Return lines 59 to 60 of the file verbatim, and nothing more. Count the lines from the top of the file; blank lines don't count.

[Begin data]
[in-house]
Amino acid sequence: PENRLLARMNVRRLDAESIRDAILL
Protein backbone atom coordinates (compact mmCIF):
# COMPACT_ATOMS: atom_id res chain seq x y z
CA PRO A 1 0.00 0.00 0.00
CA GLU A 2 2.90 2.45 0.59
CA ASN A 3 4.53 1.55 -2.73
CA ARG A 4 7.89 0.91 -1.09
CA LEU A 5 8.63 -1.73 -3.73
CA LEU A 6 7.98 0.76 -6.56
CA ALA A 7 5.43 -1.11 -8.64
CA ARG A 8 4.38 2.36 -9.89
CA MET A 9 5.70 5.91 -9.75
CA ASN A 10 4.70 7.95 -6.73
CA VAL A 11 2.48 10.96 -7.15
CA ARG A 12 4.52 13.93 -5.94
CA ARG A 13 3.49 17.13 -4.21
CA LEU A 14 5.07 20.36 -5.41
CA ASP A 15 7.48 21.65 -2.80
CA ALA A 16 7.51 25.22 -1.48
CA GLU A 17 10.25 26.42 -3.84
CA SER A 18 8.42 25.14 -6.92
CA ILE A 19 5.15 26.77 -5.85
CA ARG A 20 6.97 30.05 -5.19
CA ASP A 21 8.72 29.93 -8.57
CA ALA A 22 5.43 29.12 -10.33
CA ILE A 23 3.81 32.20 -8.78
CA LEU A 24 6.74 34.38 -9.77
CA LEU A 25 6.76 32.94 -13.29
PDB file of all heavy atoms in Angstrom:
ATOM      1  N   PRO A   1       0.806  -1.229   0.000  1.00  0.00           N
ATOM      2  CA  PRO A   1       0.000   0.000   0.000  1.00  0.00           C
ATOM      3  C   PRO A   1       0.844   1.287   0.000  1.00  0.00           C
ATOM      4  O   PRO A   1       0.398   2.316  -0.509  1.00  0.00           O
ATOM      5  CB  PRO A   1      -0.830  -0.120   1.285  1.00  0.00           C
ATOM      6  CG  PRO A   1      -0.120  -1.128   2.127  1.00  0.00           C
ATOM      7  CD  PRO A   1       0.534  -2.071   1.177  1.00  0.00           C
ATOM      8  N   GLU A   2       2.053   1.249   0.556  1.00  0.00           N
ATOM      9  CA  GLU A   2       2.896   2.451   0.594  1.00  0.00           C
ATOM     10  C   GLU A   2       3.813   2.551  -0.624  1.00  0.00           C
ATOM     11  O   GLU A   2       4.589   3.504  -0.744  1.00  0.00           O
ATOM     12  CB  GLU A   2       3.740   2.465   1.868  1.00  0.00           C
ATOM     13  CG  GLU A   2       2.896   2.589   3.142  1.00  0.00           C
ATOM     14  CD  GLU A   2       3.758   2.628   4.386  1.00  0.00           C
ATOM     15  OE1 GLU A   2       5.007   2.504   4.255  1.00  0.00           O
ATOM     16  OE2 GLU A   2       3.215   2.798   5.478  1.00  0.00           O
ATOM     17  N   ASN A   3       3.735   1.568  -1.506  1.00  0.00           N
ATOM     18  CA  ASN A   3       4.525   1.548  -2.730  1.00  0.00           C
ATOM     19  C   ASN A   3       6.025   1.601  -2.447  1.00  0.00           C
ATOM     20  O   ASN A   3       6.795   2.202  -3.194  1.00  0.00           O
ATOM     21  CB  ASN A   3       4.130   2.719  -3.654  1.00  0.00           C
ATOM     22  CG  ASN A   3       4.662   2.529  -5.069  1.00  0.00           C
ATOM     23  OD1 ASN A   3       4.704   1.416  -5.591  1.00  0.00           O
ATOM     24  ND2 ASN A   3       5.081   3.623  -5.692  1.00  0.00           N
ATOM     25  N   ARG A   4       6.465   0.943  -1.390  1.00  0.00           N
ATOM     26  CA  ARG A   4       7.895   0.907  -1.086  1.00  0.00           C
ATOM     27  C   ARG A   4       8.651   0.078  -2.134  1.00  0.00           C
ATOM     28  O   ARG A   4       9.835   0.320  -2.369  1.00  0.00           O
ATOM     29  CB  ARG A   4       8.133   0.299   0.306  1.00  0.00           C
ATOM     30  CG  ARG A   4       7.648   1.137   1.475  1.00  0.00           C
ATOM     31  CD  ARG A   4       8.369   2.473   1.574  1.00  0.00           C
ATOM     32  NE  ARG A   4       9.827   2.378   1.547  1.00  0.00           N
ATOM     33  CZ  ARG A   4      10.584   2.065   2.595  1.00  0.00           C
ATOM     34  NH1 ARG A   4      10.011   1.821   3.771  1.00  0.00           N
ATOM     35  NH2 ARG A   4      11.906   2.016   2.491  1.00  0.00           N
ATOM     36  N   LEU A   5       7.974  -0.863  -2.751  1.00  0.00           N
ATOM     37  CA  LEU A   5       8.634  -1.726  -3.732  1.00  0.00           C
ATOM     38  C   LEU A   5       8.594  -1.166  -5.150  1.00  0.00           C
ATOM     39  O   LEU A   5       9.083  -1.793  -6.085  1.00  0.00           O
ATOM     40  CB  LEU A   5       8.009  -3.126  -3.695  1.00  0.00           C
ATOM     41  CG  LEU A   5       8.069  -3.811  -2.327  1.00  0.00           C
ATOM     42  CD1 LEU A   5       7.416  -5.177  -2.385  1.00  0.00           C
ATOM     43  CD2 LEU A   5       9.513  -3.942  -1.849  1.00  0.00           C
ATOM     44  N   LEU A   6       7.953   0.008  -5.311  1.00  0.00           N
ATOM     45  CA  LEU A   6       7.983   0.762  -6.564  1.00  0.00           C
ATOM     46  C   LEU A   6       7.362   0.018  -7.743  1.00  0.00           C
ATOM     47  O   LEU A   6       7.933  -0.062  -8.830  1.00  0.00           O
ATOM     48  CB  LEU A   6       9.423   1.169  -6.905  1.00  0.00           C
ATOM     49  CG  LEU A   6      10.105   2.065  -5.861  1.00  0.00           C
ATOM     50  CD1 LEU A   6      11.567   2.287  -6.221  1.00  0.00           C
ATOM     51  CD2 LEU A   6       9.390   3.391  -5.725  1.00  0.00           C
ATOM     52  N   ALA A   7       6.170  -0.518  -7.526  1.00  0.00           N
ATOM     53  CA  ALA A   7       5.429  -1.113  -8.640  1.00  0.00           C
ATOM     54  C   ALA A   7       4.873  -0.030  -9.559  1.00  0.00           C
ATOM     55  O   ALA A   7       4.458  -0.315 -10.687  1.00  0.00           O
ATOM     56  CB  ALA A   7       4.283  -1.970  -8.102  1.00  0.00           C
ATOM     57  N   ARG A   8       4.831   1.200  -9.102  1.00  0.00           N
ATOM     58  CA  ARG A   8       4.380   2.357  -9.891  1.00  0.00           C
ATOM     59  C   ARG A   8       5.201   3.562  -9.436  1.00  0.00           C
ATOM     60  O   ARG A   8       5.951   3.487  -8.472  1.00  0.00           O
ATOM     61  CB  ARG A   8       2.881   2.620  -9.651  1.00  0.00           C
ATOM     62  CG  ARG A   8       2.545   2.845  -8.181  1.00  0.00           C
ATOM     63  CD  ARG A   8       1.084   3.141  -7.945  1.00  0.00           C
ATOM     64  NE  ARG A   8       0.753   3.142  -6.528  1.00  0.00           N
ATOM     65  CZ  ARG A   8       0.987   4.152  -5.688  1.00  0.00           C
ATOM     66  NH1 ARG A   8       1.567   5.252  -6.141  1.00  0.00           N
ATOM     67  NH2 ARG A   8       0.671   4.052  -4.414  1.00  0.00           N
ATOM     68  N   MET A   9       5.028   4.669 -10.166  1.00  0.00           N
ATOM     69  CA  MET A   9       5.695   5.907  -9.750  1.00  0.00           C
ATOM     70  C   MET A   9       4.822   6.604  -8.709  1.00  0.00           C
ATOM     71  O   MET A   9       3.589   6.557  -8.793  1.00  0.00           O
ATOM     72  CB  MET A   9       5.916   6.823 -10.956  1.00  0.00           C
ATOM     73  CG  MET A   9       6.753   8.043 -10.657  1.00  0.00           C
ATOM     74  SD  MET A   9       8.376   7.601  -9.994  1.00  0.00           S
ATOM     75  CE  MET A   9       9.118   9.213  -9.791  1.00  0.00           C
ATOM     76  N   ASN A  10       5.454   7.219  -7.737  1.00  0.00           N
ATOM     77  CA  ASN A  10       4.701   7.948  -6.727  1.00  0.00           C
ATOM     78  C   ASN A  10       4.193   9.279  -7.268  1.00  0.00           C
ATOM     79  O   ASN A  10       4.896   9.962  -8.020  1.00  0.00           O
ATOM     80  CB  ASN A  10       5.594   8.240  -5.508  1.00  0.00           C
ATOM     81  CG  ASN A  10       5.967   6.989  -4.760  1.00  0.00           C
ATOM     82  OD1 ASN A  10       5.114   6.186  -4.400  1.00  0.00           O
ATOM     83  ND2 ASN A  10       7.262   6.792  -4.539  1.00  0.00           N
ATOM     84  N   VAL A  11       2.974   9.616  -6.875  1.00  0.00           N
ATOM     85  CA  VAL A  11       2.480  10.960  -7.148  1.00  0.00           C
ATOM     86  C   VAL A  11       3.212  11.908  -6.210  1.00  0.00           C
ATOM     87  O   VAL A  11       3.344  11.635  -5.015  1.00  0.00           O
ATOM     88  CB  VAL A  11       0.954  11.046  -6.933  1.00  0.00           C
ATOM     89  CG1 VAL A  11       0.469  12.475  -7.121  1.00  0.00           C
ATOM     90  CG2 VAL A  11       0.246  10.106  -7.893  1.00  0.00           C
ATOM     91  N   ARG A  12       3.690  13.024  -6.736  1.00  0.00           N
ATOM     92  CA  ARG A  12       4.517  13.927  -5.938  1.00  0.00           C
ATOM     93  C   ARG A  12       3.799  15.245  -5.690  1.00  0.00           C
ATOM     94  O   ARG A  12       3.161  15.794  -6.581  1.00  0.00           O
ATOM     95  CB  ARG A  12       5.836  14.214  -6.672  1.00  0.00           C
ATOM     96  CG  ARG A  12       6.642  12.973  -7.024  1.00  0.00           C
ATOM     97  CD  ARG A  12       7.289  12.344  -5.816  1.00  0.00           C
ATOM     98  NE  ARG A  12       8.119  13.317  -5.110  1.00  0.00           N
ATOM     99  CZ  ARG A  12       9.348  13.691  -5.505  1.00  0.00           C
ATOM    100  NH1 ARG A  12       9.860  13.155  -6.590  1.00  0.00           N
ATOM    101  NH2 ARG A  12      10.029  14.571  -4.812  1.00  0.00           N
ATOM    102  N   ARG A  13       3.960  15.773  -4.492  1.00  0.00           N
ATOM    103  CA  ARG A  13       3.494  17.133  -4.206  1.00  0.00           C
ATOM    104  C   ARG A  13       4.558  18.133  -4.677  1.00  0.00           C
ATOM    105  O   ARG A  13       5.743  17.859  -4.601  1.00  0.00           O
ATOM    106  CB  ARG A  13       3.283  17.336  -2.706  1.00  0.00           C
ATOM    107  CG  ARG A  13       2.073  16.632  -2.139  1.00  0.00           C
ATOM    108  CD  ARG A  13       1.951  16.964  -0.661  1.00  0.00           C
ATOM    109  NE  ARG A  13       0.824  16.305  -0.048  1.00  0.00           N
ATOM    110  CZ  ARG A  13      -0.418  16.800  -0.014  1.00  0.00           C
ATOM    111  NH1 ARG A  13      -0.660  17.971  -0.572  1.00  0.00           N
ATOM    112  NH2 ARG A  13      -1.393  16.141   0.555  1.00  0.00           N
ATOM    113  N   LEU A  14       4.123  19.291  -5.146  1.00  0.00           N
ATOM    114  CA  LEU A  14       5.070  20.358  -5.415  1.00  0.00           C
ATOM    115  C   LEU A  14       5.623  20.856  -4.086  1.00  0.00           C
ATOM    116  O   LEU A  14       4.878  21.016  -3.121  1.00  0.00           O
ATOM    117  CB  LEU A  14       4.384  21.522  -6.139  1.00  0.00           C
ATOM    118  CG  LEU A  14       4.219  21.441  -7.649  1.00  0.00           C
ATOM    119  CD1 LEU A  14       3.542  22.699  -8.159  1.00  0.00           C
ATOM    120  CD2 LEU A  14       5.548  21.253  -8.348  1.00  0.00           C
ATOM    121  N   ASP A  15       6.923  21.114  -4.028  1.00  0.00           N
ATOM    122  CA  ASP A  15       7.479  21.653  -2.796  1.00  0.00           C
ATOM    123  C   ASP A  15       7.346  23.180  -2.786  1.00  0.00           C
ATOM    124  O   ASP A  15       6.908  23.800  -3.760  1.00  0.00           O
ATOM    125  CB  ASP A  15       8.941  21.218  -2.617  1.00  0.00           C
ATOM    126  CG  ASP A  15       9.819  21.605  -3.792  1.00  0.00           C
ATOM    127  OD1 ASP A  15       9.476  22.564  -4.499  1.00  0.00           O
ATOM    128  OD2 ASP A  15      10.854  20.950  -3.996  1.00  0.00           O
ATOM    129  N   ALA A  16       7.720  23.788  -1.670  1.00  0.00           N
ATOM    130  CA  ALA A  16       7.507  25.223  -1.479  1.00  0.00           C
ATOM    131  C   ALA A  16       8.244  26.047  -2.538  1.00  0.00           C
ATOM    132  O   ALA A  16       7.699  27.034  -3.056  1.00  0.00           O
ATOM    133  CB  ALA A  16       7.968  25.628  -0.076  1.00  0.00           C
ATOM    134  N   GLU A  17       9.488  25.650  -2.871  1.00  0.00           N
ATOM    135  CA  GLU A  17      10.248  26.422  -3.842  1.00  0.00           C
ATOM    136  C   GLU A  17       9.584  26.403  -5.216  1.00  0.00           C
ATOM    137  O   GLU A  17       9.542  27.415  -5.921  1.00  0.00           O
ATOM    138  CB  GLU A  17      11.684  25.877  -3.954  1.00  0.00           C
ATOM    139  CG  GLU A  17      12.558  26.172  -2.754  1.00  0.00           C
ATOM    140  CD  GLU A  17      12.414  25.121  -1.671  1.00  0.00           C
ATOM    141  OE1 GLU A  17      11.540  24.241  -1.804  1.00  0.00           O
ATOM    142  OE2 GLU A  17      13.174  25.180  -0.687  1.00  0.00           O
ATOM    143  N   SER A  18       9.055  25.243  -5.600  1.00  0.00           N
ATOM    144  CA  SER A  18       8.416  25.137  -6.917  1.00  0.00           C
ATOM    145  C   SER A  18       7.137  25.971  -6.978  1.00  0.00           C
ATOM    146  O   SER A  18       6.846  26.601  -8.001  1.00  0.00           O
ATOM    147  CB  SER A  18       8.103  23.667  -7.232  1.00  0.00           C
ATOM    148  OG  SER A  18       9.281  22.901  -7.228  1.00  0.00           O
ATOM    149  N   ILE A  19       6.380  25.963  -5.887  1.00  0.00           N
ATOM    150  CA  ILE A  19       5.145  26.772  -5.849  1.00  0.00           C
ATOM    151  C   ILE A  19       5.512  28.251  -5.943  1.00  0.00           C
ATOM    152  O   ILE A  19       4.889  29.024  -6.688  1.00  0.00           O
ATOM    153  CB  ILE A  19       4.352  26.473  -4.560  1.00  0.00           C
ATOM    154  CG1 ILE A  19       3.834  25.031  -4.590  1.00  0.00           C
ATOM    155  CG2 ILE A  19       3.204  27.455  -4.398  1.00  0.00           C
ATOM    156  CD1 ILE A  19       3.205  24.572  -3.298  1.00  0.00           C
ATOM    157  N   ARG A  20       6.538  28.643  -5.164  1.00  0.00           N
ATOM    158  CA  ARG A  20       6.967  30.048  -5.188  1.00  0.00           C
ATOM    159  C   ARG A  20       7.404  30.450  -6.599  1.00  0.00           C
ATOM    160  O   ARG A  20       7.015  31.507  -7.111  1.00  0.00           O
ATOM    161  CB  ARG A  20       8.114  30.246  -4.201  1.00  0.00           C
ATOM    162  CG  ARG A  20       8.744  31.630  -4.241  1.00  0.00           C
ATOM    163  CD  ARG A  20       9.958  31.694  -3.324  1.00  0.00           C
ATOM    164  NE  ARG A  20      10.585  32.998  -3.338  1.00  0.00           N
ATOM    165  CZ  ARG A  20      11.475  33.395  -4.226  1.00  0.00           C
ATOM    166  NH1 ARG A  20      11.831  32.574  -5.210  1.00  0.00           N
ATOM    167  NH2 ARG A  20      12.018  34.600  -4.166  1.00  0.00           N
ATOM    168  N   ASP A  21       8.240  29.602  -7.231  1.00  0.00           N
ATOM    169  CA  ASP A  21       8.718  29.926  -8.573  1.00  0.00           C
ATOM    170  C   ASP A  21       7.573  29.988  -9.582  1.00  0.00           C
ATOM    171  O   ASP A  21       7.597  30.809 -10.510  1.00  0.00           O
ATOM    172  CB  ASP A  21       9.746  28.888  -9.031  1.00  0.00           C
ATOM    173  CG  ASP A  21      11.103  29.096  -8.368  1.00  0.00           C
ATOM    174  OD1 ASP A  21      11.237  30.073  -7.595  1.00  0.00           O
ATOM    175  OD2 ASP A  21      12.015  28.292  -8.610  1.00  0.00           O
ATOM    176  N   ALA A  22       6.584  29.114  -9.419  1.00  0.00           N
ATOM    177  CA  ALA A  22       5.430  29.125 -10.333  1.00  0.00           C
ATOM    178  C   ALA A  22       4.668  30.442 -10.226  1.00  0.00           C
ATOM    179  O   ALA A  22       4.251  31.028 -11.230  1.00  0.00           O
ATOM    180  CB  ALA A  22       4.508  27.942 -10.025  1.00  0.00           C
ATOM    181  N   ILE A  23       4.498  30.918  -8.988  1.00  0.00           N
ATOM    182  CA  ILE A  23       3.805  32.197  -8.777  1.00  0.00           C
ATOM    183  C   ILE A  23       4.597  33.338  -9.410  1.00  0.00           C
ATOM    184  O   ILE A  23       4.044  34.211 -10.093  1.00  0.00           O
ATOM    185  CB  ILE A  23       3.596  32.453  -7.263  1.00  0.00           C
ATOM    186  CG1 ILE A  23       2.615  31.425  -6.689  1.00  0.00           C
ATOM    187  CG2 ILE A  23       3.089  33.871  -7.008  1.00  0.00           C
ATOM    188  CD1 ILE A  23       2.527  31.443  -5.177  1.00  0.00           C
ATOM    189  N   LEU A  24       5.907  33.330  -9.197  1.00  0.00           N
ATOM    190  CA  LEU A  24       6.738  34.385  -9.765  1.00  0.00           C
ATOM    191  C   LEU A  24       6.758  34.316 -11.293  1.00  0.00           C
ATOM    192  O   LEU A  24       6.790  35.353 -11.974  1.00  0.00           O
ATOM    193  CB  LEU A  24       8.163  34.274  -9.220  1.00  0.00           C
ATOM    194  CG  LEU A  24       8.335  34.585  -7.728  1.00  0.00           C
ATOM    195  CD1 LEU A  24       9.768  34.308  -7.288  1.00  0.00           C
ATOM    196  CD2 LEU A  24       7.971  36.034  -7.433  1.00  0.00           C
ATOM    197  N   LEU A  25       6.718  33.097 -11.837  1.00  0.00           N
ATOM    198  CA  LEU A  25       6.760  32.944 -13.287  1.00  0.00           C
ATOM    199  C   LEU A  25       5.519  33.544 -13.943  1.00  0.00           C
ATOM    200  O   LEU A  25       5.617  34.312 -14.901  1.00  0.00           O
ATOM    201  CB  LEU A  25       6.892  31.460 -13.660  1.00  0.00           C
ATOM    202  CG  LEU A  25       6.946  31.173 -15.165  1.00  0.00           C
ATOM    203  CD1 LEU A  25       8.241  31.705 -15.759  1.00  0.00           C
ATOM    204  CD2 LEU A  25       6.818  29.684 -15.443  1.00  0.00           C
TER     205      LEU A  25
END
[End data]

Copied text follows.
ATOM     29  CB  ARG A   4       8.133   0.299   0.306  1.00  0.00           C
ATOM     30  CG  ARG A   4       7.648   1.137   1.475  1.00  0.00           C